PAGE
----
Here at Kineo we love open source, and are firm advocates of Moodle and Totara LMS (a custom distribution of Moodle for corporate), which we employ as our preferred learning management system for client solutions. However, with so many LMS options out there – both proprietary and open source – it can be a bit of a minefield.
So, where do you start? To support you in your decision-making, here are ten things you need to know when it comes to selecting an LMS for your business.
#1: Start with users
They have to live with it every day. Care about their experience, not just your administrators. Think about your most important users and describe them in real terms, with personality, detailed history and complete background. Document a ‘user journey’ for each persona. Ask yourself:
- What are their primary interactions with the LMS?
- What’s most important to them?
- What's likely to frustrate them most?
#2: Be clear on your learning strategy
Spend time creating an overall learning strategy for your organization – or if you’ve got one, make sure that it’s up to date and clear about how it connects to the LMS. Think about 1-year, 5-year and 10-year goals. Connect these to other strategic objectives and to potential target audiences. Brainstorm what kind of learning you need to deliver, as well as when, why and how. Then use this strategy to drive the LMS selection process, as well as the roadmap for implementation and future phases.
#3: Find inspiration
Think about websites you like that work for your users right now. Think about the experience you want to create for users in your organisation. Spend time on websites that align with your vision and document what it is that you like about them. Share those sites and findings with potential LMS partners. Remind yourself that the LMS doesn't have to look terrible and make cold, hard tears come out of the user’s eyes when they try to use it – it’s just that many of them seem to offer this as a feature. Make sure your choice isn’t one of those.
#4 Engage internal stakeholders
Although Learning & Development, HR or IT may 'own' the LMS (or at least the budget), primary users of the LMS typically include legal/compliance, marketing, sales, leadership development and others. Insist that these groups be active participants in the selection process – document their use cases, must-haves and can-live-withouts.
#5: Know your data
So much of what an LMS can do in terms of course assignments and reporting is based on your HR data. Make your HRIS administrator your new best friend. Share with them how you envision reporting and assignments happening, and get their input on whether current data will support those requirements.
#6: Match functionality, not features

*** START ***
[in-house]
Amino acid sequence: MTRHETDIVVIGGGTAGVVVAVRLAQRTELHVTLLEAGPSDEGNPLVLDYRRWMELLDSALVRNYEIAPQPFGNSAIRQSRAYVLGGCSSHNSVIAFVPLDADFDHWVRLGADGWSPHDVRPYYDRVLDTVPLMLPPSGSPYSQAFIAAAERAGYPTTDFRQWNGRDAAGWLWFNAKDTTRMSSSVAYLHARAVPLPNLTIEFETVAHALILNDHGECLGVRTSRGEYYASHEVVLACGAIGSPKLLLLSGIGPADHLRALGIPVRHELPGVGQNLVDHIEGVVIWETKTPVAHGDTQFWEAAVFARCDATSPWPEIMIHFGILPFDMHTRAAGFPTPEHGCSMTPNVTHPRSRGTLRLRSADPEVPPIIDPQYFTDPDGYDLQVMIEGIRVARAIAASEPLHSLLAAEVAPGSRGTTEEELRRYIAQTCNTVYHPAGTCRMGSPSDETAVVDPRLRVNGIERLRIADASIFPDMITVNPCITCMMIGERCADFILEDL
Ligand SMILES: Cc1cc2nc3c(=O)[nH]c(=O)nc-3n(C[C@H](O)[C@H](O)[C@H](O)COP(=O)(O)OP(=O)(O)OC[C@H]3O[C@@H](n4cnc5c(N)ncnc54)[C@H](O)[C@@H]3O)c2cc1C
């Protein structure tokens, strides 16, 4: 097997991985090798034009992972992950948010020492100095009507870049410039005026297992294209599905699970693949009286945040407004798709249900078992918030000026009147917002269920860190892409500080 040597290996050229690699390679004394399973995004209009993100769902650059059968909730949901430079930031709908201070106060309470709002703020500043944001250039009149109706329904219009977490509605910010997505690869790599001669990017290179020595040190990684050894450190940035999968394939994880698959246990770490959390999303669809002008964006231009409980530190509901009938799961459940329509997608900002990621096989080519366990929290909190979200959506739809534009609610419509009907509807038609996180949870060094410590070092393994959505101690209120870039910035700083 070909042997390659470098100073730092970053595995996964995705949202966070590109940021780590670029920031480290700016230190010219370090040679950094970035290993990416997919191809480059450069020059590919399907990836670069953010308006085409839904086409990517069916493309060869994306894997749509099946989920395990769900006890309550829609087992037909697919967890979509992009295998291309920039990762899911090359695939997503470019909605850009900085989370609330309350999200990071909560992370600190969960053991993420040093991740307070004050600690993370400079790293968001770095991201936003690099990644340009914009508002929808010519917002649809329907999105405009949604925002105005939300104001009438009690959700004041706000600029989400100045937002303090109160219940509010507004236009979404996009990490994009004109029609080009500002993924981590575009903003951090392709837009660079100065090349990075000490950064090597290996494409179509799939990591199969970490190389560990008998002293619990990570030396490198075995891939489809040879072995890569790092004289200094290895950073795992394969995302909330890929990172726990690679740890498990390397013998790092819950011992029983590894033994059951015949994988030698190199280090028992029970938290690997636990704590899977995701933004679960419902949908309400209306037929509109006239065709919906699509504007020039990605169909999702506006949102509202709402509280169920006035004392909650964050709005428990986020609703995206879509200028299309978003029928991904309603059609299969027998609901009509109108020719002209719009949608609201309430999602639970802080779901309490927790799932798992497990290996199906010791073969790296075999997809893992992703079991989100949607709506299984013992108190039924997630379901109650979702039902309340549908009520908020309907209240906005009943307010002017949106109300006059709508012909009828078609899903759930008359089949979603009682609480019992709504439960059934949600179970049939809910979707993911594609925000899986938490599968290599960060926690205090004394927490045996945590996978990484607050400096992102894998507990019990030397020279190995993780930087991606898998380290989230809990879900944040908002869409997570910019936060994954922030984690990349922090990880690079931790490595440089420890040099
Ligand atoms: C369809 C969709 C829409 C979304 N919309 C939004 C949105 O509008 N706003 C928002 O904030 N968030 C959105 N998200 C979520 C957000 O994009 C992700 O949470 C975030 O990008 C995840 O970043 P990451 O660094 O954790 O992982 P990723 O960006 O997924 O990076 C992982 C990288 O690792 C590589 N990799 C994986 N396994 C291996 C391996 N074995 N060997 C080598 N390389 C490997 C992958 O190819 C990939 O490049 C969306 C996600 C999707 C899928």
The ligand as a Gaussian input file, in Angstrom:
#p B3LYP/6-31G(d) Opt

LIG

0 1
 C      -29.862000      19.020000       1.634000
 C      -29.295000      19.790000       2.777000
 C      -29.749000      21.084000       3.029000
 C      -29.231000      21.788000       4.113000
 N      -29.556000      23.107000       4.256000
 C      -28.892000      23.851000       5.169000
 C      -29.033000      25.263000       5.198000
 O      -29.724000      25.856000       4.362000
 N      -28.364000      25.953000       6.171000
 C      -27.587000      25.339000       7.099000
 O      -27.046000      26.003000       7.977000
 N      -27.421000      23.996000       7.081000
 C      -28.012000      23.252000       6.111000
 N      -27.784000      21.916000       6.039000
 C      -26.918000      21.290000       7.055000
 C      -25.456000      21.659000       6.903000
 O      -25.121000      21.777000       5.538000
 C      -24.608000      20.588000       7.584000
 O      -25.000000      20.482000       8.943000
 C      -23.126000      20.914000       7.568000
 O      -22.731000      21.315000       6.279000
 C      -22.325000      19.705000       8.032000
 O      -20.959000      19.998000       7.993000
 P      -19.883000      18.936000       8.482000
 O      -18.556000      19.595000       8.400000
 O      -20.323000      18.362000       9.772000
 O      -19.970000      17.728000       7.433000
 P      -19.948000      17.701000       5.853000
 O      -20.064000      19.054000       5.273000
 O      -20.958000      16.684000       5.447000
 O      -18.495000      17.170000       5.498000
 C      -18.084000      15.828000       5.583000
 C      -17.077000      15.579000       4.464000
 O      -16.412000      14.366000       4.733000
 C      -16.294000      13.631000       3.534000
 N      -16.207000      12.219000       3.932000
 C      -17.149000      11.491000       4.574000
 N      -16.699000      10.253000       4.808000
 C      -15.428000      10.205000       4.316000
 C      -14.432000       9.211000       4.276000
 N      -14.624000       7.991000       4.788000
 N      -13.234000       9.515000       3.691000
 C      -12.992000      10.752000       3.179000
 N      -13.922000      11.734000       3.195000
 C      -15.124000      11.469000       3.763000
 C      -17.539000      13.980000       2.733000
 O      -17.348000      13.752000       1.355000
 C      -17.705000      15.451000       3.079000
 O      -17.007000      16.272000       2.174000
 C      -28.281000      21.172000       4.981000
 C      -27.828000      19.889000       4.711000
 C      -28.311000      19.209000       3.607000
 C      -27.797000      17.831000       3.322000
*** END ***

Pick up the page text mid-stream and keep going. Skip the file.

Make a list of the most important things an LMS should do for you, then, socialise this list with other departments and stakeholders to fully understand the scope of each task. Match the items to actual functionality of the LMS that you can see, right now. Just because an LMS 'has a feature for that' doesn’t mean you need it. A good LMS partner will point you away from the bells and whistles and instead focus on functional success.
#7: Plan for growth
As business requirements change and technologies evolve, so will your training needs. As such, it is important to invest in an LMS that can quickly adapt to the times – that can grow as you grow. Explore the flexibility of potential solutions with regard to both minor and major changes. How quickly can new ideas or technologies plug in, and what kind of cost is associated?
#8: Ask about training
Ironically, training tends to be an afterthought when a company implements an LMS. Don’t let that be the case; look for LMS partners that emphasise education and competency-building. This is particularly important if your current in-house skill sets , are rather light. Fully understanding the capabilities of an LMS is the key to success – be sure to commit upfront to spending the time and effort needed to get your team up to speed.
#9: Know what you’re getting into
Arm yourself with a good support package. This means a plan that aligns well with the depth and breadth of your organisation’s needs. Whether you are hosting your own solution or using software as a service, think about how often you will need help and in what capacity. Research the timeliness and quality of the support you can expect by reaching out to references and community forums. Are they going to charm you during the sales process, then leave you hanging when it comes to support? Ask the right people and you can avoid that sinking feeling.
#10: Get the basics right, customise later
Think of implementing an LMS as a journey. Rather than investing heavily upfront on every customisation that comes up in the requirements-gathering process, go live initially with as close to an 'out of the box' implementation as possible. Needs often change once an LMS has been implemented, and what might initially seem a must-have may fall way down the priority list as administrators begin to really understand the platform. And of course, choose a partner who has plans to develop the product further, either based on your needs or driven by an innovative and well-thought-through roadmap.
(Note that we’ve managed not to add #11: Choose Totara – but of course you know you have that option…)
Want some more advice on selecting an LMS? We’ve helped a lot of organisations make that decision. Talk to us: firstname.lastname@example.org